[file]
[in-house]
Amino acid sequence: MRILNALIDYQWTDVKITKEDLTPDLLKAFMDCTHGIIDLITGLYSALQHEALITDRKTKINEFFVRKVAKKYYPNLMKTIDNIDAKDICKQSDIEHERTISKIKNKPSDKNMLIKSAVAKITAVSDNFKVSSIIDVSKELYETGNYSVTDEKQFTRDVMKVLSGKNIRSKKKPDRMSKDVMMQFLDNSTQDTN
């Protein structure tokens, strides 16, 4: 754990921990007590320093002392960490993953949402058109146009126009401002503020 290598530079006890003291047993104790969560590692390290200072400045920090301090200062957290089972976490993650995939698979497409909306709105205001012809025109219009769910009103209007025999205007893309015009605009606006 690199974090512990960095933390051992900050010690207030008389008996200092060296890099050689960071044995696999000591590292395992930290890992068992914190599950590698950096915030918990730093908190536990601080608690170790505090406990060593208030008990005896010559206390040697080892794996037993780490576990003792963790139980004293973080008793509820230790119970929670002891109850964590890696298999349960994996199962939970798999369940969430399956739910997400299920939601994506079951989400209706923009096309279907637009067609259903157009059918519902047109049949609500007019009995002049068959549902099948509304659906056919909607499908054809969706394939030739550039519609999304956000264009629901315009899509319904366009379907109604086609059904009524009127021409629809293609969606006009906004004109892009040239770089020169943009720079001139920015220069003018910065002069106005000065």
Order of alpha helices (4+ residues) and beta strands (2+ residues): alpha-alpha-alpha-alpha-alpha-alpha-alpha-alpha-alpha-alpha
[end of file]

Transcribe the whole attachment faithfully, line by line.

[in-house]
Amino acid sequence: MRILNALIDYQWTDVKITKEDLTPDLLKAFMDCTHGIIDLITGLYSALQHEALITDRKTKINEFFVRKVAKKYYPNLMKTIDNIDAKDICKQSDIEHERTISKIKNKPSDKNMLIKSAVAKITAVSDNFKVSSIIDVSKELYETGNYSVTDEKQFTRDVMKVLSGKNIRSKKKPDRMSKDVMMQFLDNSTQDTN
């Protein structure tokens, strides 16, 4: 754990921990007590320093002392960490993953949402058109146009126009401002503020 290598530079006890003291047993104790969560590692390290200072400045920090301090200062957290089972976490993650995939698979497409909306709105205001012809025109219009769910009103209007025999205007893309015009605009606006 690199974090512990960095933390051992900050010690207030008389008996200092060296890099050689960071044995696999000591590292395992930290890992068992914190599950590698950096915030918990730093908190536990601080608690170790505090406990060593208030008990005896010559206390040697080892794996037993780490576990003792963790139980004293973080008793509820230790119970929670002891109850964590890696298999349960994996199962939970798999369940969430399956739910997400299920939601994506079951989400209706923009096309279907637009067609259903157009059918519902047109049949609500007019009995002049068959549902099948509304659906056919909607499908054809969706394939030739550039519609999304956000264009629901315009899509319904366009379907109604086609059904009524009127021409629809293609969606006009906004004109892009040239770089020169943009720079001139920015220069003018910065002069106005000065």
Order of alpha helices (4+ residues) and beta strands (2+ residues): alpha-alpha-alpha-alpha-alpha-alpha-alpha-alpha-alpha-alpha